Archive - Say What? RSS Feed

Each and Every Way to Get Confused

The words each and every are used so interchangeably, they seem like they mean the same things. But they don’t.

Grammarians call them quantifiers, which is just a highfalutin word that means “number” or “quantity.” Each and every go with singular nouns and are used to indicate quantity. But neither indicates a specific number. So while their meanings are similar, the words are not always interchangeable.

Use each when you’re referring to the persons or items in a group individually; use every when you consider the group as a unit.

  • Each member of the team received a ribbon for participating.
  • Every ribbon was green.

Use each when there are two persons or items; use every for groups of three or more.

  • Two members of the team were named as scholar-athletes. Each rejoiced at the honor.
  • Every team member congratulated them.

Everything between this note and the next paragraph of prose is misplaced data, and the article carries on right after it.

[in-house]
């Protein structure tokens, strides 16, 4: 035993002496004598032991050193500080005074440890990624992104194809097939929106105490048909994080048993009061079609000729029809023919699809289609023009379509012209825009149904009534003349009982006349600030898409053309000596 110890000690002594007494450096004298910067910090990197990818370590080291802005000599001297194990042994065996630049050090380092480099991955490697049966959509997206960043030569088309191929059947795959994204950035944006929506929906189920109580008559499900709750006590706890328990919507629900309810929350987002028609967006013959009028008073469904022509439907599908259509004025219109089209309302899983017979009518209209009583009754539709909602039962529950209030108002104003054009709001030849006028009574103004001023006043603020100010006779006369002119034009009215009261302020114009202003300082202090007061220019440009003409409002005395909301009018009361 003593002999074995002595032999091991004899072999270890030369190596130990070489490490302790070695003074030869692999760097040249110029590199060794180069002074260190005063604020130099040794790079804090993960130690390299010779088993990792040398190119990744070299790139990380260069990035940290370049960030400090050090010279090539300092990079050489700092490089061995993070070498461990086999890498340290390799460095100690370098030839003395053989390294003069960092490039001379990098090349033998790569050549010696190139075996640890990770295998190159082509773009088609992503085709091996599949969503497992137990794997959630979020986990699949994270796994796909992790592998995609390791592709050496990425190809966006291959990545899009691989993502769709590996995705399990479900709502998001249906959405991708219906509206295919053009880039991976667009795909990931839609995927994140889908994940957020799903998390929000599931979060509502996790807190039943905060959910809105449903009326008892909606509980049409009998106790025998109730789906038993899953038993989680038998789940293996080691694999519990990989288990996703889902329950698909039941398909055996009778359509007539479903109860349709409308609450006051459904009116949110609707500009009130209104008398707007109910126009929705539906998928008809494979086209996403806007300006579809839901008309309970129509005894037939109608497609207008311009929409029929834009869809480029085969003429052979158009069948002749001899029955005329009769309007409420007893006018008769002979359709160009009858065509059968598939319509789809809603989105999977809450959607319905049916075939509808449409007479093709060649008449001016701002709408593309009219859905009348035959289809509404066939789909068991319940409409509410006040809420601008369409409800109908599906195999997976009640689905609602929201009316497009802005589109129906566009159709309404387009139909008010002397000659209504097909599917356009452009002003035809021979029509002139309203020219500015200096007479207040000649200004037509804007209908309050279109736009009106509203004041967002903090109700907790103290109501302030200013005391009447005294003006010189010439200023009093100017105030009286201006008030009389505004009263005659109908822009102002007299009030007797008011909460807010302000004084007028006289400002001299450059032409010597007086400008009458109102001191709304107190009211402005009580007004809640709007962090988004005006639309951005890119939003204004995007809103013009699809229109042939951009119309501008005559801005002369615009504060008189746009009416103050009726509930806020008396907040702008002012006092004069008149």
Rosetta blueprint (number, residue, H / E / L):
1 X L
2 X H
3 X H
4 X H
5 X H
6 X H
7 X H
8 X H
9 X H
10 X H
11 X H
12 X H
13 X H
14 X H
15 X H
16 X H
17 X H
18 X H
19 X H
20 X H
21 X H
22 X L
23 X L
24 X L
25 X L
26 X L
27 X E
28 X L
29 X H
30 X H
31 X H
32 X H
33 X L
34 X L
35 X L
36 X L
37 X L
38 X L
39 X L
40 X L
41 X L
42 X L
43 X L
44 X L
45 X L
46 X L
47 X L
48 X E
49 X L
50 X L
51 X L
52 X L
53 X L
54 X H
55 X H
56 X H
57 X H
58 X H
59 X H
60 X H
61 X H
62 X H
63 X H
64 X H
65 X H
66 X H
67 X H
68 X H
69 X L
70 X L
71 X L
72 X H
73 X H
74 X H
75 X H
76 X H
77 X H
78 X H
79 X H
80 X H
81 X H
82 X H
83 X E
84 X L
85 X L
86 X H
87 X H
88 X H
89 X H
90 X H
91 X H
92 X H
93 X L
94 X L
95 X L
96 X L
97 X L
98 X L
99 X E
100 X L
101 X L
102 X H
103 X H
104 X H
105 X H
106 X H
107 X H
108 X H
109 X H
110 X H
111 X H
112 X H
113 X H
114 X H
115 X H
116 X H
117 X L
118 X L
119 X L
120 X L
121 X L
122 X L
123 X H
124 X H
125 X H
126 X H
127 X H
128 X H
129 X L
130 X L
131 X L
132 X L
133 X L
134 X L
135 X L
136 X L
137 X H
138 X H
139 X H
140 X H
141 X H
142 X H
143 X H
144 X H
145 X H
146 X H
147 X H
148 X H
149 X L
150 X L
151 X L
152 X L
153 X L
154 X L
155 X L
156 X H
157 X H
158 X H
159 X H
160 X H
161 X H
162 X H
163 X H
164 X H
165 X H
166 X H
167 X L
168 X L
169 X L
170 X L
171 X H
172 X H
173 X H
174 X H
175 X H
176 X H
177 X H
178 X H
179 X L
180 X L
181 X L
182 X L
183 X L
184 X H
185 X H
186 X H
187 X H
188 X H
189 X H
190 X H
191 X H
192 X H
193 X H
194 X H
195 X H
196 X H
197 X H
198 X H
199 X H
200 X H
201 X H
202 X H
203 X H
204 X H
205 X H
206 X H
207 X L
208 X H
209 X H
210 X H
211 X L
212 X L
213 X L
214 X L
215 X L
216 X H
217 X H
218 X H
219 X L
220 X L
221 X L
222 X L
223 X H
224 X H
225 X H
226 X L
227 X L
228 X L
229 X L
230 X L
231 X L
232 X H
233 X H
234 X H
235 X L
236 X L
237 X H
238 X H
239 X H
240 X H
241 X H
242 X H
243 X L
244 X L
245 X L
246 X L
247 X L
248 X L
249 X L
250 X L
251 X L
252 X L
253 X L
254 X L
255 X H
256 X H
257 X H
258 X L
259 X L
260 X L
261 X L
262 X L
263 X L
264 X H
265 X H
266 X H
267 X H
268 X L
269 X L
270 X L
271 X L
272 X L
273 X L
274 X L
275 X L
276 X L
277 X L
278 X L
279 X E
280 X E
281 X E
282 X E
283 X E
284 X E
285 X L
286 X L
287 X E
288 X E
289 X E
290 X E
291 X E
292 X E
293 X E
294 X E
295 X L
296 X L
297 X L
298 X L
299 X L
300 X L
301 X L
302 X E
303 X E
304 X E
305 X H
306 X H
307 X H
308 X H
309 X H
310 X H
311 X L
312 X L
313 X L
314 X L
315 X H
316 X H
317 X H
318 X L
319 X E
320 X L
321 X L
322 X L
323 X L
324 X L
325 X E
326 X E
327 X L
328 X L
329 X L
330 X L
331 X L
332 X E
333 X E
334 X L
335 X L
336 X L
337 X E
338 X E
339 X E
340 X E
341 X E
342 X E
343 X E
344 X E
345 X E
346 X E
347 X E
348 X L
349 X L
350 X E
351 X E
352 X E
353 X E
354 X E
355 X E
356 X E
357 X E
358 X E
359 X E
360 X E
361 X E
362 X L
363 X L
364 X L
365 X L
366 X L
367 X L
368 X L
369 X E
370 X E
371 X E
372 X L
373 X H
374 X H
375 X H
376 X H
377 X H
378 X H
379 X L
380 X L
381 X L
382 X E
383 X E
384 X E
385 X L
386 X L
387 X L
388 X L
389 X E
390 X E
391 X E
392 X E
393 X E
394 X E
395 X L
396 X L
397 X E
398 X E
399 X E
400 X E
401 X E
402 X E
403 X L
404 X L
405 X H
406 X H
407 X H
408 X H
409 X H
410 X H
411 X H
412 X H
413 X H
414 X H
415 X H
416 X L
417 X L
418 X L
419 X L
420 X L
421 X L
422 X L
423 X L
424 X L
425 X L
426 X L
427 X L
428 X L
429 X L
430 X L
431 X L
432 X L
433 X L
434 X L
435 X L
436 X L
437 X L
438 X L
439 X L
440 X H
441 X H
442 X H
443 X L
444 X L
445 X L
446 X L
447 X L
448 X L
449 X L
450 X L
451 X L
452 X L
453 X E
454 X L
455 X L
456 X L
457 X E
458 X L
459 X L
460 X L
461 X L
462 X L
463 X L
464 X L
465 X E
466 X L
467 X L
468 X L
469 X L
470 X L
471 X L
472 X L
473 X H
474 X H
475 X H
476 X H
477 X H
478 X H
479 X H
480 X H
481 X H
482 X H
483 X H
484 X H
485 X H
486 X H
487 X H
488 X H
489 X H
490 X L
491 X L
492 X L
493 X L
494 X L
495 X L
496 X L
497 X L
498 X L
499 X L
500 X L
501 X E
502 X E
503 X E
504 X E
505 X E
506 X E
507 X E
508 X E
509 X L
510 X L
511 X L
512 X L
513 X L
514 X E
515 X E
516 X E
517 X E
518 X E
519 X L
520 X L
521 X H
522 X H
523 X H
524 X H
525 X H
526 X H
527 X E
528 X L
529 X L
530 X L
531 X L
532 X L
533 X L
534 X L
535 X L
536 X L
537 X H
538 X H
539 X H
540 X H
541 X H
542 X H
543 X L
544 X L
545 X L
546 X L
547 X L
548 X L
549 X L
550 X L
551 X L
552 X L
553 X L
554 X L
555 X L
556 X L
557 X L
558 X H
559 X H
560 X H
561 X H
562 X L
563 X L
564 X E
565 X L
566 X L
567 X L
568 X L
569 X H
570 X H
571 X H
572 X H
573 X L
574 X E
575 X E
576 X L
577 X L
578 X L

Continue Reading…

More Handy Hyphenation Rules

I’ve presented a number of posts on hyphenation, so if this is a subject that you get stuck on, check out previous posts by putting “hyphenation” in the search bar at the top of the page.

It’s good to know that in some cases the meaning of a word changes if you hyphenate it. Take a look at these pairs of words:

  • rebound: to spring back or recover; re-bound: to tie again (retie)
  • recollect: remember; re-collect: collect again (regather)
  • recover: heal, restore; re-cover: to cover something again
  • recreate: to engage in recreation; re-create: to create again

Notice that this is an issue with words that begin with the prefix re. Continue Reading…

Are You Between or Among?

What’s a little joke between friends? Assuming there are just two of you, between is correct. But if you’re talking about a broader circle of friends, you’ll want to use among.

Often people think between is used only when referring to two persons, objects, or groups. It’s true that when the choice is between two distinct options, between is the right choice.

  • Edith couldn’t decide between the red or the black dress.
  • Jeremy’s college choice was between Harvard and Yale.

But between is also correct when there are more than two options. CMOS explains it this way: Between is “perfectly appropriate for more than two objects if multiple one-to-one relationships are understood from the context.” Continue Reading…